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‘The Muppets’: A fan film that draws very few pans

“The Muppets” currently enjoys a 98 percent “fresh” rating on “Rotten Tomatoes,” which breaks down as follows: 135 critics have weighed in on the film. 132 have liked it.

Jason Segel: Muppet-curious
Courtesy of Walt Disney Pictures
Jason Segel: Muppet-curious

The Muppets” currently enjoys a 98 percent “fresh” rating on “Rotten Tomatoes,” which breaks down as follows: 135 critics have weighed in on the film. 132 have liked it. Three haven’t.

I went and read those three negative reviews — and make no mistake, these were flat-out pans. I had already seen the film, and joked that I wanted to know what it was like to live in a world without joy. But the truth is, I am always curious as to the source of an outlier opinion, and you can’t lie much further out than to pan the new Muppet movie. It’s a bit like seeing an adorable kitten do something adorable and then booing it.

There are some critics who are contrary to the point of belligerence, such as Armond White, a fan of Pauline Kael who seems only to have learned from her that sometimes she liked films that others panned and disliked popular films, and so has built an entire career around it, producing criticism that reads as though it comes from Bizzaro World, where up is down. 

But he has not weighed in yet. No, the pans come from three critics who aren’t necessarily known for their contrariness, including J.R. Jones of the Chicago Reader, Melissa Anderson of the Village Voice, and Rick Groen of the Globe and Mail. And what were their complaints?

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Jones’ aren’t extensive — the film only nabs a single paragraph, and Jones primarily complains that the film lacks “grown-up snark.” Jones may have a point, but I’m a bit weary of snark, a style of comedy that has exploded with the web, and consists primarily of snide put-downs pretending to be wit. The humor of “The Muppets” is quite a bit daffier, and earnestly so — oddball punchlines fly, and the characters in the film often mention the fact that they are in a film, and comment on its conventions. I don’t see this style of humor as necessarily juvenile, but Jones is right that there aren’t many moments where co-screenwriter and co-star Jason Segel seems to be making a joke intended only for the adults in the audience, knowing it will sail over the heads of the movie’s pre-teen audience. This has become pro forma in contemporary children’s films; missing it is purely a matter of taste.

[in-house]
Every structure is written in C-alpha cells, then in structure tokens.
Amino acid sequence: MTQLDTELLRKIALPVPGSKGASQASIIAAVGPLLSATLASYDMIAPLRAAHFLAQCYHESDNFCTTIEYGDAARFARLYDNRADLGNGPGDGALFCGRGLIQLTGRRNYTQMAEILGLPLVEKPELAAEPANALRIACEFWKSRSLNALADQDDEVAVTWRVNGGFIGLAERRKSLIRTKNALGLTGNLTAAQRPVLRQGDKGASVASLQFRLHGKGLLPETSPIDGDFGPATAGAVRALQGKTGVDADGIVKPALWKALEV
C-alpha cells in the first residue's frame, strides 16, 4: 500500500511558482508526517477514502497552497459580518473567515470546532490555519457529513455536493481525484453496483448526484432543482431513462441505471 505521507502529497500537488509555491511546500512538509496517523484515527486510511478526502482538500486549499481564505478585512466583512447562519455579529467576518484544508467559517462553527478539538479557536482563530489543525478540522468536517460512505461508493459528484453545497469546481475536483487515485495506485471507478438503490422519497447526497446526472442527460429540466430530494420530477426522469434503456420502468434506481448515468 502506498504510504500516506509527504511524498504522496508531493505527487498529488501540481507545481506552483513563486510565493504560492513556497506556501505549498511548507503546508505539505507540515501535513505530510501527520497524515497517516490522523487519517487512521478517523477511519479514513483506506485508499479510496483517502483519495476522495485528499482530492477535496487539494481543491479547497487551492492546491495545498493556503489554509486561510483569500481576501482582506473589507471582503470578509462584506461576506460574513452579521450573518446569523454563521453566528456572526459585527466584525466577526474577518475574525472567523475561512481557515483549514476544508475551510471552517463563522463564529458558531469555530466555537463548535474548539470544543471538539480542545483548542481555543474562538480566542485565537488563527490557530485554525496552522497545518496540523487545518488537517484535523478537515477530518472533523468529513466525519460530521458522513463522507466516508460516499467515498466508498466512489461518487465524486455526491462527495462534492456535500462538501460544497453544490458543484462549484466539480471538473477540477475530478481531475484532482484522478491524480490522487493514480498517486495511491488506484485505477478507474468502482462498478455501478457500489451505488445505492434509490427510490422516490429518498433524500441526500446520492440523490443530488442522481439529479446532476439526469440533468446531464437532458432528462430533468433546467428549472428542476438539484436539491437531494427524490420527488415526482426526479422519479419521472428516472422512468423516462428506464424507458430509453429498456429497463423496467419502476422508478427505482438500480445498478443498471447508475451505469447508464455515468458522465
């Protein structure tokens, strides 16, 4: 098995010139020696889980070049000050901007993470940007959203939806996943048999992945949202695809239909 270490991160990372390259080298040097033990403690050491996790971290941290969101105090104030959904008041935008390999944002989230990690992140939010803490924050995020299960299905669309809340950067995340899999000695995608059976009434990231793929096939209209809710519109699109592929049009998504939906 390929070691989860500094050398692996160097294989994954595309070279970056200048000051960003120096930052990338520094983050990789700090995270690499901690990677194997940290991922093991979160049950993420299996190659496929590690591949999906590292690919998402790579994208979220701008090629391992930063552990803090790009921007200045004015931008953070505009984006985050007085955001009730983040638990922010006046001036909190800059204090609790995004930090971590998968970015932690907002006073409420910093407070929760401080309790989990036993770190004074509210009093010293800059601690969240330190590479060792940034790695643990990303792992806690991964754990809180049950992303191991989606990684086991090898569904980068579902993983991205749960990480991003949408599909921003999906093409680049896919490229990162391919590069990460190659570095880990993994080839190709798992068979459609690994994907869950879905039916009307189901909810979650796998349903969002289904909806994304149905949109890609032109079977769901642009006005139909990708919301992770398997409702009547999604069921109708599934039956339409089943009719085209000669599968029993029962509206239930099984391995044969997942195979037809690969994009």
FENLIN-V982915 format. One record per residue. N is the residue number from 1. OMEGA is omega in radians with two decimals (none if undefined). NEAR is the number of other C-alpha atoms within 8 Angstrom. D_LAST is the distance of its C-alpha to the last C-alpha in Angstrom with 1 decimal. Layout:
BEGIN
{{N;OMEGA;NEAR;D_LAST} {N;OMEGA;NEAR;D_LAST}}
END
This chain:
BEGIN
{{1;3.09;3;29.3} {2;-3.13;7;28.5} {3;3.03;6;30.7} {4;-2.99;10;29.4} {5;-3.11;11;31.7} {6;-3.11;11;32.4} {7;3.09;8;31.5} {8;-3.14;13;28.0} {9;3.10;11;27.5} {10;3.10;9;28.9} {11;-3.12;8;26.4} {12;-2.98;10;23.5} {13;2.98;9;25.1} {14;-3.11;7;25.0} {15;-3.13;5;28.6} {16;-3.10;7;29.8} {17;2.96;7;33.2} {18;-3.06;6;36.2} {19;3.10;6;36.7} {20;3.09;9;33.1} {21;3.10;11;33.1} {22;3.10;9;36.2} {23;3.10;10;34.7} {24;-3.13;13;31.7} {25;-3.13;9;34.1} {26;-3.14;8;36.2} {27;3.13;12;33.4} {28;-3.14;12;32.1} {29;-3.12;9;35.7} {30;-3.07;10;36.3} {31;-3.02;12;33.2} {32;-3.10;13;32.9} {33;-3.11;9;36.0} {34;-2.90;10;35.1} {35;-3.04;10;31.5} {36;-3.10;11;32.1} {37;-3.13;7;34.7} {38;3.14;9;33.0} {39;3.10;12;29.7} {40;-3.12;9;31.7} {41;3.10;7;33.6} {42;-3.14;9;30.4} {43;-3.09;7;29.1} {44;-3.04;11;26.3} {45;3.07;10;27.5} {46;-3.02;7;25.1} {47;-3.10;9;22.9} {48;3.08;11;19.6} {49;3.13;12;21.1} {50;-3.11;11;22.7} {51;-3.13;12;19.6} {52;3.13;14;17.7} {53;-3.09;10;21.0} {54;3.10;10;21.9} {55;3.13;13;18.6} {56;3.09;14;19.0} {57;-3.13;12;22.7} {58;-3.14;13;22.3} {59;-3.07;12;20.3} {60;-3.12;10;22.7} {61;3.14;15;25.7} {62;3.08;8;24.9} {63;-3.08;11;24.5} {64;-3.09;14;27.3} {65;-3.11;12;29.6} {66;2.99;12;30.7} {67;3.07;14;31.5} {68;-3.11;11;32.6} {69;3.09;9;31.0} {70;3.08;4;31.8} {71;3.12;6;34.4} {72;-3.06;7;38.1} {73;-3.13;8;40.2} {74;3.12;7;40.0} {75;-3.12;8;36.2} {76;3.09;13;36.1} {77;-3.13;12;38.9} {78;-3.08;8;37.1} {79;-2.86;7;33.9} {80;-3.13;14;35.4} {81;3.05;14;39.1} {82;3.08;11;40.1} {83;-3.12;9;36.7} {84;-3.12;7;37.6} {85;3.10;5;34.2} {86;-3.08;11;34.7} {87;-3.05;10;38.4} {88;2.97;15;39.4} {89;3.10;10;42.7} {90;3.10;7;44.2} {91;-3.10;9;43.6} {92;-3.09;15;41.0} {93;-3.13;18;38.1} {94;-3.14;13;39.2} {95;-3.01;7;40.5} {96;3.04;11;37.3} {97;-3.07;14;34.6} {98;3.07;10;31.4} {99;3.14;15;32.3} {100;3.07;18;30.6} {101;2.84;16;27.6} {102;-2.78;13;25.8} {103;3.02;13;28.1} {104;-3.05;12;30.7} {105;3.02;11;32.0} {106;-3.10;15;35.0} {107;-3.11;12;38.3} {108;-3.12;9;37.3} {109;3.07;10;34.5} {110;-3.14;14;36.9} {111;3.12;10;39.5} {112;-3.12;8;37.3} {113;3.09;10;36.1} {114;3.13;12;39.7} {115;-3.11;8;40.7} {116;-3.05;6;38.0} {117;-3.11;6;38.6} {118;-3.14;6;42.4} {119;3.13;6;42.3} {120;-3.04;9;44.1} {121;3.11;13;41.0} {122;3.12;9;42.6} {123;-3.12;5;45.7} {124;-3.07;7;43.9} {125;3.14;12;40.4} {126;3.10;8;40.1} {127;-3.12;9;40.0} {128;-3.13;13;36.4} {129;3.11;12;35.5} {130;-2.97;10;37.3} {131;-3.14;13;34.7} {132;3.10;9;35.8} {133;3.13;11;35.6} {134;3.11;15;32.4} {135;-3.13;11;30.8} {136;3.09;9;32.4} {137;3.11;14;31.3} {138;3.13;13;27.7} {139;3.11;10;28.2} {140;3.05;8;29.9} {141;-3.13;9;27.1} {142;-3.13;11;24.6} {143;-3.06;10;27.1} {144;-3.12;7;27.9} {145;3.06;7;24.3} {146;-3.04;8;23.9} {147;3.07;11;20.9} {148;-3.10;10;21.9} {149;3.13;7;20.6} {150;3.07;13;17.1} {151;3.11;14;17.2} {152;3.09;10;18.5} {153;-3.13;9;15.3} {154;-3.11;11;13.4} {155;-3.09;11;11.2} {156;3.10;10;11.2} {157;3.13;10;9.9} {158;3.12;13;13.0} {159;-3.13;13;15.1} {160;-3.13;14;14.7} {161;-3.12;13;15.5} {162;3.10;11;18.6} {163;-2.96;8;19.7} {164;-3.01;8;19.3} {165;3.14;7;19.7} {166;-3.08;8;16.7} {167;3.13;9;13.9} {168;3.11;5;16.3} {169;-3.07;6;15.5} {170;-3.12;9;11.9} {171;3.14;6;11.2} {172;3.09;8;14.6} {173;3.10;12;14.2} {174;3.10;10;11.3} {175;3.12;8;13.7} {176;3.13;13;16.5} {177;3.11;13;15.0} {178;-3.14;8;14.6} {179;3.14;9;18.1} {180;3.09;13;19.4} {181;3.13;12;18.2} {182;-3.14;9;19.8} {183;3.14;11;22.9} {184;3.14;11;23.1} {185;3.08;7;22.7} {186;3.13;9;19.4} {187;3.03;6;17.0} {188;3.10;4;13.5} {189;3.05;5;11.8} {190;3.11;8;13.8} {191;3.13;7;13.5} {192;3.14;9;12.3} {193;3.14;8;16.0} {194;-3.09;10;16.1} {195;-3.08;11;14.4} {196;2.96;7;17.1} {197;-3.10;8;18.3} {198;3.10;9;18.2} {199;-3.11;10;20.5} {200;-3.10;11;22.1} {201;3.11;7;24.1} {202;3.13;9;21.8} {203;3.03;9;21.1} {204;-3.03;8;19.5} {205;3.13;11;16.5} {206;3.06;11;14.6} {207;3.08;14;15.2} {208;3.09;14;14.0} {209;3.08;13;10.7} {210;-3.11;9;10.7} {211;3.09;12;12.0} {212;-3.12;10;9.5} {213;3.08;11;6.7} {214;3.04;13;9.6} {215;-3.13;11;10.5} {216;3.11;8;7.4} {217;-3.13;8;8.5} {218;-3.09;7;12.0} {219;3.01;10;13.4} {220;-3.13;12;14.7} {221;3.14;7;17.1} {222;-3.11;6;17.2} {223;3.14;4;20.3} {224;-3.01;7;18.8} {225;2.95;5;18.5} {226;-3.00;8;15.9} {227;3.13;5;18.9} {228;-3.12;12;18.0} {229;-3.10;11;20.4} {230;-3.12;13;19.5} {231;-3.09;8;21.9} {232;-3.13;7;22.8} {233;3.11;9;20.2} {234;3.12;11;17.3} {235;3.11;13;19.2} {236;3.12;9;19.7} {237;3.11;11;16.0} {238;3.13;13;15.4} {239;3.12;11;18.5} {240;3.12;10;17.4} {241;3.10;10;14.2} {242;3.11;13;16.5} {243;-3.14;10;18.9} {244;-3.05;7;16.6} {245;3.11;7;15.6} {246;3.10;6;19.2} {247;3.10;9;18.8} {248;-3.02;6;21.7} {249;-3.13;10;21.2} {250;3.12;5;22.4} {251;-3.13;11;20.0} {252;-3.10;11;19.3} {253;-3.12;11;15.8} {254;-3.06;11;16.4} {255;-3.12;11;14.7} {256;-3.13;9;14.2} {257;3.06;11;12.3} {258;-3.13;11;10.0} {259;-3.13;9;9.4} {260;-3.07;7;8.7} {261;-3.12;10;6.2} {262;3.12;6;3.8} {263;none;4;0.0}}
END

The Village Voice’s Anderson has a similar complaint: She sees the film as pandering to contemporary audiences by fleshing out the film with cameos by contemporary stars and references to contemporary pop culture. The original Muppet show, she declares, wrongly, was proudly square, as its guests stars were often people like Ruth Buzzi and Zero Mostel, who most kids in the ’70s couldn’t give two figs about. This directly conflicts with my own memories, and I, like Segel, grew up obsessively watching the show. Fortunately, our memories are now augmented with technology, so I turned to the web for confirmation. Yes, Mostel and Buzzi were both guests (although it’s worth noting that Ruth Buzzi was then starring in “Lost Saucer,” a children’s show by Sid and Marty Kroft, and so therefore would have been quite familiar to juvenile audiences.) They also had Steve Martin, Don Knotts (then known to children as a result of a series of films marketed squarely at them), Elton John, Alice Cooper, Gilda Radner, Shields and Yarnell, Christopher Reeve, Brooke Shields, and Debbie Harry. The show was always a mix of old entertainment and new, and “The Muppets” immediately tips its hat to the fact: Its first two cameos are by Mickey Rooney and Feist.